Clear Linux is the fastest distribution that I have ever used and because of that, I am testing to see if Clear Linux can be my daily driver for 2021. A few months ago, I’ve switched from Arch-based distributions to OpenSUSE because I heard good things about it. All in all, OpenSUSE worked well but getting Blender configured proved tedious. In addition, I was tired of running a different Linux distribution on each of my computers and to make my life easier, I’ve settled on Ubuntu which performed better than I had imagined.
On my computer, Clear Linux runs faster than Arch-based distributions
There are many articles online which state that Clear Linux is the fasted Linux distribution but I never believe anything I read online and so I had to see for myself. After learning that Clear Linux had an option to live-boot the operating system without installing, I had to try and quickly realized that it is indeed a speedy little devil. My new Dell Precision 3440 workstation features an Intel 530 built-in GFX chip which is good enough since this machine is not used for 3D and CAD work.
Installing Clear Linux
Over the last 20 years, I have installed Linux countless times so installing Clear Linux was a breeze. Since I had a hunch that Clear Linux might stay, I’ve opted for an encrypted install because the computer stores SSH keys. Because of the Samsung NVME SSD, the install took just minutes and after rebooting, I’ve added a few more programs which I need to manage a handful of websites and servers.
Until I started using Ubuntu, my desktop of choice was XFCE. Since Ubuntu works well with Gnome, I’ve decided to try the Gnome desktop and once I saw that my Wacom tablet was quick and easy to configure, I’ve stuck with it. Not to mention that setting up a local network on Ubuntu is the easiest procedure I had ever experienced. For that and a few other reasons, I’ve decided to stick with Gnome.
Clear Linux memory usage
Gnome has a reputation of being memory hungry but the way Intel has implemented Gnome, the basic system takes under one gigabyte of RAM. This is handy in case I have to run docker containers or virtual servers for testing purposes. Clear Linux includes a lot of useful software such as HTop which confirms what everyone else is saying about the efficiency of Gnome running on Clear Linux.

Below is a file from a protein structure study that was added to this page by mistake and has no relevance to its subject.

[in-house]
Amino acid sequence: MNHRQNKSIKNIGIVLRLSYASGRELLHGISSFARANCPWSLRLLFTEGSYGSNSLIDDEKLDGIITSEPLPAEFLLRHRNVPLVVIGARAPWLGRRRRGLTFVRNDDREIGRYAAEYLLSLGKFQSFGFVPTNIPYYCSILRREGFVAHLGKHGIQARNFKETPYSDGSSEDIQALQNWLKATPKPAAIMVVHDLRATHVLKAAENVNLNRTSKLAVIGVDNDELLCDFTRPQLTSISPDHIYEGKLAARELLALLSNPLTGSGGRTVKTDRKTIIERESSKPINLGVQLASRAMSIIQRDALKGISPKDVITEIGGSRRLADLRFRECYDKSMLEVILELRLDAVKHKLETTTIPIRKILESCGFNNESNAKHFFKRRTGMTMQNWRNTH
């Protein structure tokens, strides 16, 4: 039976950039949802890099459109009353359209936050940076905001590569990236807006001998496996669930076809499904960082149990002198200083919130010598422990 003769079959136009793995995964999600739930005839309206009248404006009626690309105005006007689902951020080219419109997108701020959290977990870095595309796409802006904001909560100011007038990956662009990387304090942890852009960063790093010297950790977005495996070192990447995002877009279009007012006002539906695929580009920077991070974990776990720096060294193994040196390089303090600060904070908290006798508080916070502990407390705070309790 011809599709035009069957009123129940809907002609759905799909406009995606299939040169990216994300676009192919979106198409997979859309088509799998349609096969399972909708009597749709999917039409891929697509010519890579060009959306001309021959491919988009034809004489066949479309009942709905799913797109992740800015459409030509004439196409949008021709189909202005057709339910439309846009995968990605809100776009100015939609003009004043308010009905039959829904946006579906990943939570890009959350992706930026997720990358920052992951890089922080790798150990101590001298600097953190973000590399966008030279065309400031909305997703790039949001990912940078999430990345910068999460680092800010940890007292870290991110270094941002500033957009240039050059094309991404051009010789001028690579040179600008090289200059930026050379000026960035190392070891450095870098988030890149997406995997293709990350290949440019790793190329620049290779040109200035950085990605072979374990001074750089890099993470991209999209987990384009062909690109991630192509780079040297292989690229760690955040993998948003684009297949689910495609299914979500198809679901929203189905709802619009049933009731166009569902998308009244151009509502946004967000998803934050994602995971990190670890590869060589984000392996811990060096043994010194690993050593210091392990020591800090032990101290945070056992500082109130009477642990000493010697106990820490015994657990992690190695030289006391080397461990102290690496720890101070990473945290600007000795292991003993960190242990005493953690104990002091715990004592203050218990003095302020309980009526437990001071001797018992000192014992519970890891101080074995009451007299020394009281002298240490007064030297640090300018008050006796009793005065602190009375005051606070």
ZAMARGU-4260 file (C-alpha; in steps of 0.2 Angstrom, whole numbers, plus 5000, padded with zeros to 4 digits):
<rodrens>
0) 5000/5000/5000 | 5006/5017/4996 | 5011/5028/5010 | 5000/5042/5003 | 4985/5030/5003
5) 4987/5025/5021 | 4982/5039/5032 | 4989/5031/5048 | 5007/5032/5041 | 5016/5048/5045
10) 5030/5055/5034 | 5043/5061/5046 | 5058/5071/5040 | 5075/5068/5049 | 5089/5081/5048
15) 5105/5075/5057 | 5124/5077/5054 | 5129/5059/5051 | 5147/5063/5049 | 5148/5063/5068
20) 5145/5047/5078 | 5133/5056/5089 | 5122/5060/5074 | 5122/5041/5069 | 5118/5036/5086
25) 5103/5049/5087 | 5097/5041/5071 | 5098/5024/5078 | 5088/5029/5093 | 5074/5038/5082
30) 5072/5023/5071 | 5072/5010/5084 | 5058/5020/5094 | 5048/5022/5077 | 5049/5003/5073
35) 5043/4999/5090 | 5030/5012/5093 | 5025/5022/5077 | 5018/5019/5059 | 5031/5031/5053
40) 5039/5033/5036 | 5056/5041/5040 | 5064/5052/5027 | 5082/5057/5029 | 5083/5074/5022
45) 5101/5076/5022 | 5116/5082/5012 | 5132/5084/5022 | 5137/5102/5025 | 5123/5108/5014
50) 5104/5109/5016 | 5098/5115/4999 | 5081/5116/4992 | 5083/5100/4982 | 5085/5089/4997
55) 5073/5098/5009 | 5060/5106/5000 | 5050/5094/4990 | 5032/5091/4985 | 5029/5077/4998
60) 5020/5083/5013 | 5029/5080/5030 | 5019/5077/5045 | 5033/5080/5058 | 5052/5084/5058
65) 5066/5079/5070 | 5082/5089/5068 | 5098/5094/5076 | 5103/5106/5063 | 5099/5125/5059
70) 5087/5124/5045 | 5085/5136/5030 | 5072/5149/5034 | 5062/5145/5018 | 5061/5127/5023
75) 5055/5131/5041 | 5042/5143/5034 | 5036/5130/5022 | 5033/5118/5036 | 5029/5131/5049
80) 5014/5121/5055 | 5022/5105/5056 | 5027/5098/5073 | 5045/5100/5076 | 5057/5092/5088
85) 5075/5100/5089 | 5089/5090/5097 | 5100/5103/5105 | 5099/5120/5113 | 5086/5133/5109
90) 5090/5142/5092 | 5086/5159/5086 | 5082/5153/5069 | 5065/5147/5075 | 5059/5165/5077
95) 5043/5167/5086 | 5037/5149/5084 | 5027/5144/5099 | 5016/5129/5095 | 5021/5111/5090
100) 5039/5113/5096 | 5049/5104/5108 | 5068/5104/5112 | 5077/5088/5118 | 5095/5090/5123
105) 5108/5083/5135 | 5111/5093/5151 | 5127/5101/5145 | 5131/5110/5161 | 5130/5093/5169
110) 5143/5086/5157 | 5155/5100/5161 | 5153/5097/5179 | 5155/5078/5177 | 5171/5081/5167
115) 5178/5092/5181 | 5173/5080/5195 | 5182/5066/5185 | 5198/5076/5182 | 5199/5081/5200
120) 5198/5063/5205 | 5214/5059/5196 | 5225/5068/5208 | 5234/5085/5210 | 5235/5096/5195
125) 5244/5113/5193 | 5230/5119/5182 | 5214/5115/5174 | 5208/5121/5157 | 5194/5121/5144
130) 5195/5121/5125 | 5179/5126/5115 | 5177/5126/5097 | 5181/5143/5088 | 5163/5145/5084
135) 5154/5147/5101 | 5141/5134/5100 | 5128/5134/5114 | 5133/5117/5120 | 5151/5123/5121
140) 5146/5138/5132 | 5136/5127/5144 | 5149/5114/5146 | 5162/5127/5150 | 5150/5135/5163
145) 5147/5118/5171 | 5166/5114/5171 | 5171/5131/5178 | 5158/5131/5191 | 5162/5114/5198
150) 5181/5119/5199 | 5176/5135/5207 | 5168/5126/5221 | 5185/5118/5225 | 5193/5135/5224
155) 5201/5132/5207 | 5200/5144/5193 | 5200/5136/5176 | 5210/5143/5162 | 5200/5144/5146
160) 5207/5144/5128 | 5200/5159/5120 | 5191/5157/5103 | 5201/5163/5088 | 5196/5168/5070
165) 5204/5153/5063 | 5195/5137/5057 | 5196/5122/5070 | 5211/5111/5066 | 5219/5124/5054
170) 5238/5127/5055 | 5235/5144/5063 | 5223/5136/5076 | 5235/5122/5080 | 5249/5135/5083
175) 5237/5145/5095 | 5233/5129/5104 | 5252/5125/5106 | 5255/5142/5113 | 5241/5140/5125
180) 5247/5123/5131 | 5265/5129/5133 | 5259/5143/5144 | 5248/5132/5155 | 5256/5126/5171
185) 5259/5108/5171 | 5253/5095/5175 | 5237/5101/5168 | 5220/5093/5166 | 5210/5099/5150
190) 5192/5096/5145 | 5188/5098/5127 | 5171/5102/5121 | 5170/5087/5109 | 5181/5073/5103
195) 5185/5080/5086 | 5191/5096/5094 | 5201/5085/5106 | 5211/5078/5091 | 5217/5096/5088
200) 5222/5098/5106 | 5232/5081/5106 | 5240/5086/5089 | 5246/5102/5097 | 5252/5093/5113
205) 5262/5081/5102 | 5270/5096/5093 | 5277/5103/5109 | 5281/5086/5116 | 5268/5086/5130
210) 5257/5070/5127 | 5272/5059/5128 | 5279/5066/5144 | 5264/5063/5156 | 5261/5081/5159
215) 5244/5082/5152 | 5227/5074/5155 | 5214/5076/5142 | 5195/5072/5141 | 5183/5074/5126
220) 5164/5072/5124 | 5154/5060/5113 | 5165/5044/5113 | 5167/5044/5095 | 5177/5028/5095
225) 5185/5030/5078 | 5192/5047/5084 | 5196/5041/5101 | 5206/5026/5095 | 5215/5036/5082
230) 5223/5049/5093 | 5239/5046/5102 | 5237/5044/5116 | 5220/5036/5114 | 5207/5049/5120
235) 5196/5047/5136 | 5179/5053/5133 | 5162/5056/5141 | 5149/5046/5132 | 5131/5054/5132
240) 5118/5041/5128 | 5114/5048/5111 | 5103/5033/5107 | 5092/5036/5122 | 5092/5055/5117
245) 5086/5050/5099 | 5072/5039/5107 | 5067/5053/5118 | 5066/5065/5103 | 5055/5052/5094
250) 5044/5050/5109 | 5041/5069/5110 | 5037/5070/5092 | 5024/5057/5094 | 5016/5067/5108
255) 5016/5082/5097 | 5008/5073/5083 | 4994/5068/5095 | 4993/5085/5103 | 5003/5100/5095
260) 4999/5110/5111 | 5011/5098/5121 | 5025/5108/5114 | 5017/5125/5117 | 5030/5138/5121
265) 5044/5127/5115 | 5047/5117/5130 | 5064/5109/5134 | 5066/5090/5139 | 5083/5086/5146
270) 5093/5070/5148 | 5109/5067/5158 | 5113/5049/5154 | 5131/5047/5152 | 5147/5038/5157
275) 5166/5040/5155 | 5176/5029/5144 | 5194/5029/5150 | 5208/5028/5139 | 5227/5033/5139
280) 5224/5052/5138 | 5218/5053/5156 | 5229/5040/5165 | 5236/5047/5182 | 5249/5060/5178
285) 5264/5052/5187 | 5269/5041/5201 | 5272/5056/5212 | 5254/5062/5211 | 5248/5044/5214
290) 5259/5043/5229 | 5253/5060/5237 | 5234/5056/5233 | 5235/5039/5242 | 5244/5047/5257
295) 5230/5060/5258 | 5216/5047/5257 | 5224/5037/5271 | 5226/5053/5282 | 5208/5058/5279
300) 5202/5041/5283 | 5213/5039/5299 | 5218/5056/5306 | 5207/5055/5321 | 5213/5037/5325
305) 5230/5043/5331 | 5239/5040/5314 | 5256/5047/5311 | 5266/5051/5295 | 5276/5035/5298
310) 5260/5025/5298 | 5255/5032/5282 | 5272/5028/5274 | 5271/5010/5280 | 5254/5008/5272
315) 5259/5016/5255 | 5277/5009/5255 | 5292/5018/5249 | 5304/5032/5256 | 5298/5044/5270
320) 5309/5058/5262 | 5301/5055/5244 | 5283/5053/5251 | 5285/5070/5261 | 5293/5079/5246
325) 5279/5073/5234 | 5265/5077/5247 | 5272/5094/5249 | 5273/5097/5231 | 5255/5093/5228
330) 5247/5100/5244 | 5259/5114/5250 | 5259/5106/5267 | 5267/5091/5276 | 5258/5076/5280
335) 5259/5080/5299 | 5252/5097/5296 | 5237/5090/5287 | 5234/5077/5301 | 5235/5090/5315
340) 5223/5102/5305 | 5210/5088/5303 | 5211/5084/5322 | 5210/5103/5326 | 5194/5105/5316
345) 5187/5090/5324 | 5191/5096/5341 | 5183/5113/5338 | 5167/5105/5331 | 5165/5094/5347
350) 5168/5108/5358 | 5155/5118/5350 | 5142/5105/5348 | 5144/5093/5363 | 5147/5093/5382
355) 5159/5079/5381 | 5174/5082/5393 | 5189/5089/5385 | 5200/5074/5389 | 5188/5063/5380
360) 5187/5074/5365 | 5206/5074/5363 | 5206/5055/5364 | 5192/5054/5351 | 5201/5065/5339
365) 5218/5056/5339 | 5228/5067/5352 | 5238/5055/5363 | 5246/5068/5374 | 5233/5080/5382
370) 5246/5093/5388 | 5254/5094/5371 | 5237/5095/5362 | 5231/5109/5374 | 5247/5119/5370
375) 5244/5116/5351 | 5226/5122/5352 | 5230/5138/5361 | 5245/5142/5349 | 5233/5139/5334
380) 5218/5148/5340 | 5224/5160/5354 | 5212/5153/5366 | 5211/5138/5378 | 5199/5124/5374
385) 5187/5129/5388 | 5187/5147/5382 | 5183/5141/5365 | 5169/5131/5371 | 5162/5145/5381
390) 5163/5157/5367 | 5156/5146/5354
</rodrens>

For some reason, I am not a fan of having the dock hidden and on the left edge of my ultrawide monitor. After installing Dash to Dock (from within Software), I was able to move the dock to the bottom of the screen just as I have done previously.
I’ve also added the WhiteSir Dark theme and Kora icon theme which, in my opinion, turn Gnome into a quasi macOS imposter. I have tried Gnome 40 and based on what I saw, am in no hurry to upgrade. For now, Clear Linux uses Gnome version 3.38.x which will probably change before long. All of the software that is available via the Software repository is current which is refreshing.
Clear Linux is a very polished and super fast operating system which is not surprising considering that it originates from Intel. Since my Dell Precision workstation is Intel based, the speed increase and performance boost is nice and helps me to focus more on my work. If nothing weird pops up, then I see no reason why Clear Linux wouldn’t be my daily driver for 2021. This new and fast distribution has everything I need for web design and then some.
I also like to mention the well-written and up-to-date documentation which is the best I have read I a while. OpenSUSE has a ton of documentation but who wants to read for hours to fix a five minute problem. So yes, the distribution is fast and browsing their documentation is quick and easy.
Are you searching for the fastest Linux distribution in 2021? If yes then I recommend that you check out Clear Linux. The live-boot option will quickly convince you if Clear Linux is for you or not.
If you have specific questions then please leave a comment below. Thank you for reading.